Seizing terrorist assets has been another major “metric” used by Treasury officials to judge success in the War on Terror Finance. In fact, the 9/11 Commission’s Public Discourse Project awarded Treasury its highest grade, an “A-,” in large part due to the statistics of seized terrorist assets provided at the time. In reality, however, the government’s freezing/seizing efforts have been inconsistent at best, leading some to believe that Washington may be “cooking the books” and “hiding behind the numbers.”

Indeed, despite earlier statements from Treasury that boasted of blocked and seized terrorist assets that total in the hundreds of millions of dollars, former Under Secretary Stuart Levey told the Senate Finance Committee in 2008 that only $20,736,920 in terrorism-related funds had been blocked (not forfeited) between September 2001 and December 2007. To put things in perspective, this number should be contrasted with the approximately $207 million seized during a March 2007 operation against a Mexican methamphetamine ring. In other words, a single drug bust yielded nearly ten times as much money in one day as did U.S. counterterrorist finance efforts in six years.

Not all the news is negative, however. The U.S. government is developing some innovative financial tools and procedures. Departments and agencies continue to be reorganized. Bureaucracies are becoming much better at sharing information. Progress has been made in providing training and technical assistance and helping countries to help themselves. We are beginning to understand that some of the money laundering and terrorist finance methodologies and techniques that governments around the world are confronting do not have realistic or cost-effective solutions.

For example, it has been nearly a year since the United States and its allies strengthened economic sanctions against Iran in an effort to force the Islamic Republic to abandon its nuclear weapons program. Thus far, these measures have yielded positive results; more than 80 financial institutions—including Credit Suisse and Deutsche Bank—have reportedly completely cut off or significantly reduced their relationship with the Islamic Republic. More specifically, major international financial institutions that once provided credit lines to Iran’s commodities industry have reportedly stopped. In particular, Iran is finding it increasingly difficult to get banks to process oil and gas payments, which represent about 80 percent of the Islamic Republic’s export revenue.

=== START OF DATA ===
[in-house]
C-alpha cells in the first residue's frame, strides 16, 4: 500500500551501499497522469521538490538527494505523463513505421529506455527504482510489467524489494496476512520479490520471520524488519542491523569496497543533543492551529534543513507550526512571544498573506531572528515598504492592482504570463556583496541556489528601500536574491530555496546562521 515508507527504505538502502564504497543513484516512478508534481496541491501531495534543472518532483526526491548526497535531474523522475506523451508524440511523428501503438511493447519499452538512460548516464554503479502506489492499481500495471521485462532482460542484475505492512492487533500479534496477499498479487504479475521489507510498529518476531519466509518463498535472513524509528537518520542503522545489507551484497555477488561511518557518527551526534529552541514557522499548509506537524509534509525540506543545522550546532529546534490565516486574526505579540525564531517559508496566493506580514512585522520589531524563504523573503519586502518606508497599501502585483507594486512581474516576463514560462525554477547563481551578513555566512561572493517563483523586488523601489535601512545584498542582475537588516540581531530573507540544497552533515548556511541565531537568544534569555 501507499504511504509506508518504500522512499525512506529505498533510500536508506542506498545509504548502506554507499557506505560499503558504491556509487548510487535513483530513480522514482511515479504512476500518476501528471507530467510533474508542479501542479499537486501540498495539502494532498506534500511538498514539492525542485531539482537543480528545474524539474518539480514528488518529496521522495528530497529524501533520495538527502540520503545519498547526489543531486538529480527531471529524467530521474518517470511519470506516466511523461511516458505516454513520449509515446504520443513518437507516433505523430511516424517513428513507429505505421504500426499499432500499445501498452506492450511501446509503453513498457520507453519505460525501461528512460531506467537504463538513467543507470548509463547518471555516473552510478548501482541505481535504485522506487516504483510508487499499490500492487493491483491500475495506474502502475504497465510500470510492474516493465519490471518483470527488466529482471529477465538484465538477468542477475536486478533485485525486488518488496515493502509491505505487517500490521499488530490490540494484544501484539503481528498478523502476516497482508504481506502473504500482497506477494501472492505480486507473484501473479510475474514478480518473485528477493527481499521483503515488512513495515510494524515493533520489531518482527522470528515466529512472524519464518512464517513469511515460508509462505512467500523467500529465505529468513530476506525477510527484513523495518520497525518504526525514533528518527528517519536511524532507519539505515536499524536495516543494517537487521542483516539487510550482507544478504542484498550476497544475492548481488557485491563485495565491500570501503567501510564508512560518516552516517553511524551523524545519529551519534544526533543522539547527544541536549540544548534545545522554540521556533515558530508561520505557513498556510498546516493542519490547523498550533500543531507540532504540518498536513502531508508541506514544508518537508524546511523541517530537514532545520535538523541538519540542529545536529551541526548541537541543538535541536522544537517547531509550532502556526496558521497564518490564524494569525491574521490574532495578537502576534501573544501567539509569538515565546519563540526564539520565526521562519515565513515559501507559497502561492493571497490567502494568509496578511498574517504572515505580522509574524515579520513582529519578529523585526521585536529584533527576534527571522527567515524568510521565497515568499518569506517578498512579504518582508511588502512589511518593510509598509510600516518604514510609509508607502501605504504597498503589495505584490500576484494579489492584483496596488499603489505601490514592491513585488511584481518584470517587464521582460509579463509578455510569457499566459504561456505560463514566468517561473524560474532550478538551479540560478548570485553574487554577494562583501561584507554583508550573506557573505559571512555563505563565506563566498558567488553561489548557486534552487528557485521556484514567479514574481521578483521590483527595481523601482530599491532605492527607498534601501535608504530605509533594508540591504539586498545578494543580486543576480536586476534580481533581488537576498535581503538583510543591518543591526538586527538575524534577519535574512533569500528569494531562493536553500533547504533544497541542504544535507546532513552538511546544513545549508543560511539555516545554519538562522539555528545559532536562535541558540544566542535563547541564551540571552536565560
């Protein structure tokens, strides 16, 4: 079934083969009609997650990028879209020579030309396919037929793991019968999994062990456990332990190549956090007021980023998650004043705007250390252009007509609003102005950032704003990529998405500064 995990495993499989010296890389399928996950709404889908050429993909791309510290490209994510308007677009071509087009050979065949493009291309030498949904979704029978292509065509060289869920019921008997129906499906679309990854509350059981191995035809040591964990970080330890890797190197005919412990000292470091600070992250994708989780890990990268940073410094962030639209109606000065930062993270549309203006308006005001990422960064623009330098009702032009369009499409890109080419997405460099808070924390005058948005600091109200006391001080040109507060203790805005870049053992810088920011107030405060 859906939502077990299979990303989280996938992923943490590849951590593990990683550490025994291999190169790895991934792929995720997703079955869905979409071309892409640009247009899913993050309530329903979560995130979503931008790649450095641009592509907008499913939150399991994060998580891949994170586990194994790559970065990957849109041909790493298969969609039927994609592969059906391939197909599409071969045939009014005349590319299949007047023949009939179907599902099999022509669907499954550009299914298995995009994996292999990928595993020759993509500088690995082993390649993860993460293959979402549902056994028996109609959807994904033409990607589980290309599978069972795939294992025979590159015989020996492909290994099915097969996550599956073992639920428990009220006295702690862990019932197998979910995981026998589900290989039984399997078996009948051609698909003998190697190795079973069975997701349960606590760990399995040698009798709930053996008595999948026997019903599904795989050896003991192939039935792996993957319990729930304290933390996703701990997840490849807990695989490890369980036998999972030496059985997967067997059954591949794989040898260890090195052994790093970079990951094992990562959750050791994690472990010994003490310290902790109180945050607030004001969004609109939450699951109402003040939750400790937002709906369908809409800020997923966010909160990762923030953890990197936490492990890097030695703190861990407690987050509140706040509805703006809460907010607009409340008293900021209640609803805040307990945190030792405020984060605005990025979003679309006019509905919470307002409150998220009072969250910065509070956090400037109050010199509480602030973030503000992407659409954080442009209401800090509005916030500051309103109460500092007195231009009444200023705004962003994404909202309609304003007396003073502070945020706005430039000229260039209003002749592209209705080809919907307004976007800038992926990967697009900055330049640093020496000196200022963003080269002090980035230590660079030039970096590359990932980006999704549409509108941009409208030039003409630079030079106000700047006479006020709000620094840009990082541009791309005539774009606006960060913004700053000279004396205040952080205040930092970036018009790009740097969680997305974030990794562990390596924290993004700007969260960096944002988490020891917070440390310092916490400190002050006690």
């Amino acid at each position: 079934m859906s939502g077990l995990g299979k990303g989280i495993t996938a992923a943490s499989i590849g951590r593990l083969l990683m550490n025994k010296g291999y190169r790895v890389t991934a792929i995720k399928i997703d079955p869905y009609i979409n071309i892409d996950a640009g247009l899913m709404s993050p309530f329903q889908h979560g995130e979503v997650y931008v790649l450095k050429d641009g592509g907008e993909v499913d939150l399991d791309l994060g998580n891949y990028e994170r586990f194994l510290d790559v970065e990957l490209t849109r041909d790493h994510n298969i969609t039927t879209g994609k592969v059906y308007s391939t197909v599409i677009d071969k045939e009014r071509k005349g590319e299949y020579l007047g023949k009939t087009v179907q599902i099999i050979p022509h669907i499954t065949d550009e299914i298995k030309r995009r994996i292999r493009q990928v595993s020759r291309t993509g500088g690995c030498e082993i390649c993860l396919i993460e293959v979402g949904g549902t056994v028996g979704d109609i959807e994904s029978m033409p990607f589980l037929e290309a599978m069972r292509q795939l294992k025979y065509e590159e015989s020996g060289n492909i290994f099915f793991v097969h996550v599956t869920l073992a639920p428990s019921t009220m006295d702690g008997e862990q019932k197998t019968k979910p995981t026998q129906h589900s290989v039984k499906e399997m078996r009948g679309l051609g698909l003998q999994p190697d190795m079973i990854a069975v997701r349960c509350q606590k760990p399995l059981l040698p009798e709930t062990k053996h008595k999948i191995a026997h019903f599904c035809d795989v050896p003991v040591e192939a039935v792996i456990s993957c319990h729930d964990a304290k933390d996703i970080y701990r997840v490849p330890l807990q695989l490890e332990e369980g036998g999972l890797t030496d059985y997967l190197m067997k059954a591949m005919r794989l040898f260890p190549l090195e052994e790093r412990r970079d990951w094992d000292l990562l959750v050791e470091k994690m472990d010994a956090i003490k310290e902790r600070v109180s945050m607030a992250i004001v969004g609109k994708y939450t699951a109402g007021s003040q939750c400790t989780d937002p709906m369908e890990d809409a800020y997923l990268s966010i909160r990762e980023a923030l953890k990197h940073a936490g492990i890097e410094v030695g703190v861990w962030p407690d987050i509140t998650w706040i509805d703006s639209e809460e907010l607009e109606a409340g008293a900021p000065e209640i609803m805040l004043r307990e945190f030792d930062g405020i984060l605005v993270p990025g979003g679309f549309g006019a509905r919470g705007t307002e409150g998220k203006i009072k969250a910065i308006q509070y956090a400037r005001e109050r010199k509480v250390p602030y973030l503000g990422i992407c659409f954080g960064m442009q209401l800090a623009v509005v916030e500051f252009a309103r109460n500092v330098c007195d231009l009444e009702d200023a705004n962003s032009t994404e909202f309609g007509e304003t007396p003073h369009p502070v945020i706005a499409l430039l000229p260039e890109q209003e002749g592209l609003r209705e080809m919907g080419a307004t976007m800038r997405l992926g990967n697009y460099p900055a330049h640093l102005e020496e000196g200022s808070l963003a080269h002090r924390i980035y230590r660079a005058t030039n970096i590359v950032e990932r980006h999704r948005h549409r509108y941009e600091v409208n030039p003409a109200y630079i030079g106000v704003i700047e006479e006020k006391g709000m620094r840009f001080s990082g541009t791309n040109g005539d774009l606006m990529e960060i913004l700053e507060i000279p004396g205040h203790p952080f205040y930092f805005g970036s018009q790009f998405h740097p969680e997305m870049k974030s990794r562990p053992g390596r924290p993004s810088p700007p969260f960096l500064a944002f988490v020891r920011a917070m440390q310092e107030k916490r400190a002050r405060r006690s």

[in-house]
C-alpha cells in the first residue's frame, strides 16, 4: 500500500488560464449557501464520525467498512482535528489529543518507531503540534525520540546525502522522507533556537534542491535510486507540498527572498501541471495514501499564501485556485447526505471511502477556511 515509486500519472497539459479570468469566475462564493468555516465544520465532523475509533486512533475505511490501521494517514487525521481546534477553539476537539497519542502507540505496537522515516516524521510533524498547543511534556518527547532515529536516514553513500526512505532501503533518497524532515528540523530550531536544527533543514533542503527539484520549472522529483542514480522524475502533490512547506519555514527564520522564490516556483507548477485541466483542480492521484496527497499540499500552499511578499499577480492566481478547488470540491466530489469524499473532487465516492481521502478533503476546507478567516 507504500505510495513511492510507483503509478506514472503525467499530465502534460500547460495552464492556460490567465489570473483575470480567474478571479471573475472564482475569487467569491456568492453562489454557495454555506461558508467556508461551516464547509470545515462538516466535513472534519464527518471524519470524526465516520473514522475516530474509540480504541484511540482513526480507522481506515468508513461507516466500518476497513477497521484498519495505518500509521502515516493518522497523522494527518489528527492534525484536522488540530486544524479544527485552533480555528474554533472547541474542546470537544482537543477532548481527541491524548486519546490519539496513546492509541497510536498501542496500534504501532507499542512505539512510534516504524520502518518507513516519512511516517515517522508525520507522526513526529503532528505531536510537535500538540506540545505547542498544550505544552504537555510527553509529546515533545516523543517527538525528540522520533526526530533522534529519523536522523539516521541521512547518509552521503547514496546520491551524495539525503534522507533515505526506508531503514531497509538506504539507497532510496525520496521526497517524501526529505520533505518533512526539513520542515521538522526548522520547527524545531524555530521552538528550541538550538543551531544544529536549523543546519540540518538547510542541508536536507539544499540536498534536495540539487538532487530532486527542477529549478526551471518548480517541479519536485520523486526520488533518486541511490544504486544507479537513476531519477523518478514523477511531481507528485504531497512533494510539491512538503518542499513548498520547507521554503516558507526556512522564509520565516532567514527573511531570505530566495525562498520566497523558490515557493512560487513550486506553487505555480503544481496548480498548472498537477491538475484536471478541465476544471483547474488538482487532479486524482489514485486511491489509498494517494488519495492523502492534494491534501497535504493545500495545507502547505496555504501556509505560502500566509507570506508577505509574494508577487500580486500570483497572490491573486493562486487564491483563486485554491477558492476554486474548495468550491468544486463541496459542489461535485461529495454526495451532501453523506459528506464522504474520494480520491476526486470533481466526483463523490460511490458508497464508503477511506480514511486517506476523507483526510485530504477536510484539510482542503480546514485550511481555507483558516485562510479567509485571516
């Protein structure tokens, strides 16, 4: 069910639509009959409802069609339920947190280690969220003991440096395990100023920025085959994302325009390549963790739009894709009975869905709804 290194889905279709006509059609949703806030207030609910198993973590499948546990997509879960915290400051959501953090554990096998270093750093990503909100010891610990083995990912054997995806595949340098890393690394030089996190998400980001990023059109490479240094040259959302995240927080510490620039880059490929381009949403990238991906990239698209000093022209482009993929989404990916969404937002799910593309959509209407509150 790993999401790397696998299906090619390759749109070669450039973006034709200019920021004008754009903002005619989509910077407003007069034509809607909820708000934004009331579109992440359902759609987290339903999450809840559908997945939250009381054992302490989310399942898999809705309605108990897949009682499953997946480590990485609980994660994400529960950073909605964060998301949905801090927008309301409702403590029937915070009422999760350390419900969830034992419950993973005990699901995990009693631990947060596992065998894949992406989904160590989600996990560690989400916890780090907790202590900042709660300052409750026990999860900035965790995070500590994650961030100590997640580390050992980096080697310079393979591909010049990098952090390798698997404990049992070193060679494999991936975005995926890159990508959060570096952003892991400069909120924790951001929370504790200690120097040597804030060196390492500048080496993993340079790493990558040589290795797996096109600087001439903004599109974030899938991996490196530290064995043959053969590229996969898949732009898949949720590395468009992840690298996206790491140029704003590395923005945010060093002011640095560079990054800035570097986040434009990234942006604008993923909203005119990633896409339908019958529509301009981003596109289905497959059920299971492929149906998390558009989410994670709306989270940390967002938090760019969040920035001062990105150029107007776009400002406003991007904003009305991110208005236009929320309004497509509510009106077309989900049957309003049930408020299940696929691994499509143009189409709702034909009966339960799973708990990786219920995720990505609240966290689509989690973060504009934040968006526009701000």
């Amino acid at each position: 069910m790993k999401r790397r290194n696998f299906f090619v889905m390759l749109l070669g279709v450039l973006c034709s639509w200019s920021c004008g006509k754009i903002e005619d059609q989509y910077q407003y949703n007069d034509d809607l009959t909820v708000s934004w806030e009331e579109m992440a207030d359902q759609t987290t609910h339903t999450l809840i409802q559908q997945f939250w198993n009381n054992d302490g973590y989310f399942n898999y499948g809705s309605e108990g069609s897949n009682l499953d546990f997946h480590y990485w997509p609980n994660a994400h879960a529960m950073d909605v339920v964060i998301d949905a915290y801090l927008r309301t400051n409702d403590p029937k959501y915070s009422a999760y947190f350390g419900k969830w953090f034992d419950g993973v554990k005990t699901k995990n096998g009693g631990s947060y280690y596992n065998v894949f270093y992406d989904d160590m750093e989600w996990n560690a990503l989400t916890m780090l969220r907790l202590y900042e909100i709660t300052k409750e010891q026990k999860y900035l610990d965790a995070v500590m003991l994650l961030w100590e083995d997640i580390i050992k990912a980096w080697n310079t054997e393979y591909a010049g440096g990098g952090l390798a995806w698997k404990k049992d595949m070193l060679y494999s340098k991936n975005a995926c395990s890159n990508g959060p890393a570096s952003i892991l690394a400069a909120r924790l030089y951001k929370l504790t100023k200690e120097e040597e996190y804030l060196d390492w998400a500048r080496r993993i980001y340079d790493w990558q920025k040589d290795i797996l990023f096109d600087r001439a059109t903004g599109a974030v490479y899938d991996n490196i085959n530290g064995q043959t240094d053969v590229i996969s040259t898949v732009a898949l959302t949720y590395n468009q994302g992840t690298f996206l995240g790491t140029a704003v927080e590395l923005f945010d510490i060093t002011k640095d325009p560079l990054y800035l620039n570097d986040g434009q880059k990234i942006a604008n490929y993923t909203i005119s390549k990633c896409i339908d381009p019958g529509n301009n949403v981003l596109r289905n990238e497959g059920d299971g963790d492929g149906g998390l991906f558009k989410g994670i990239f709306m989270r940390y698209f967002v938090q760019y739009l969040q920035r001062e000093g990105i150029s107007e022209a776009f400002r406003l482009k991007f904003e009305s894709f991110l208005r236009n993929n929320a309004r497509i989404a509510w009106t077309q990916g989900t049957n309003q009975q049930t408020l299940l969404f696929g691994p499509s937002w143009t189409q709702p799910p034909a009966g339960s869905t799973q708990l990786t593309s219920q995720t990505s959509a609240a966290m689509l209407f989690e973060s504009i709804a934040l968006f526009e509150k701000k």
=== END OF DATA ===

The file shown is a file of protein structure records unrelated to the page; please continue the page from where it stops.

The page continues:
Additionally, the U.S. intelligence community has developed robust geospatial and network analysis tools to attack various networks and financial nodes. These types of advances make it easier to track the financial flows of terrorist financiers and operators alike.

Money is the necessary ingredient for both state sponsors of terrorism and radical organizations. Simply put, without money there is no terrorism. Unfortunately, the bottom line ten years after the September 11th attacks is that there is no doubt that terrorist networks retain access to financial sources, retain the ability to self-finance operations that do not cost much money, and can move and transfer both money and value to bankroll the next terrorist plot.

John Cassara and Avi Jorisch are former Treasury Department officials and co-authors of On the Trail of Terror Finance: What Law Enforcement and Intelligence Officials Need to Know (Red Cell Publishing, 2010)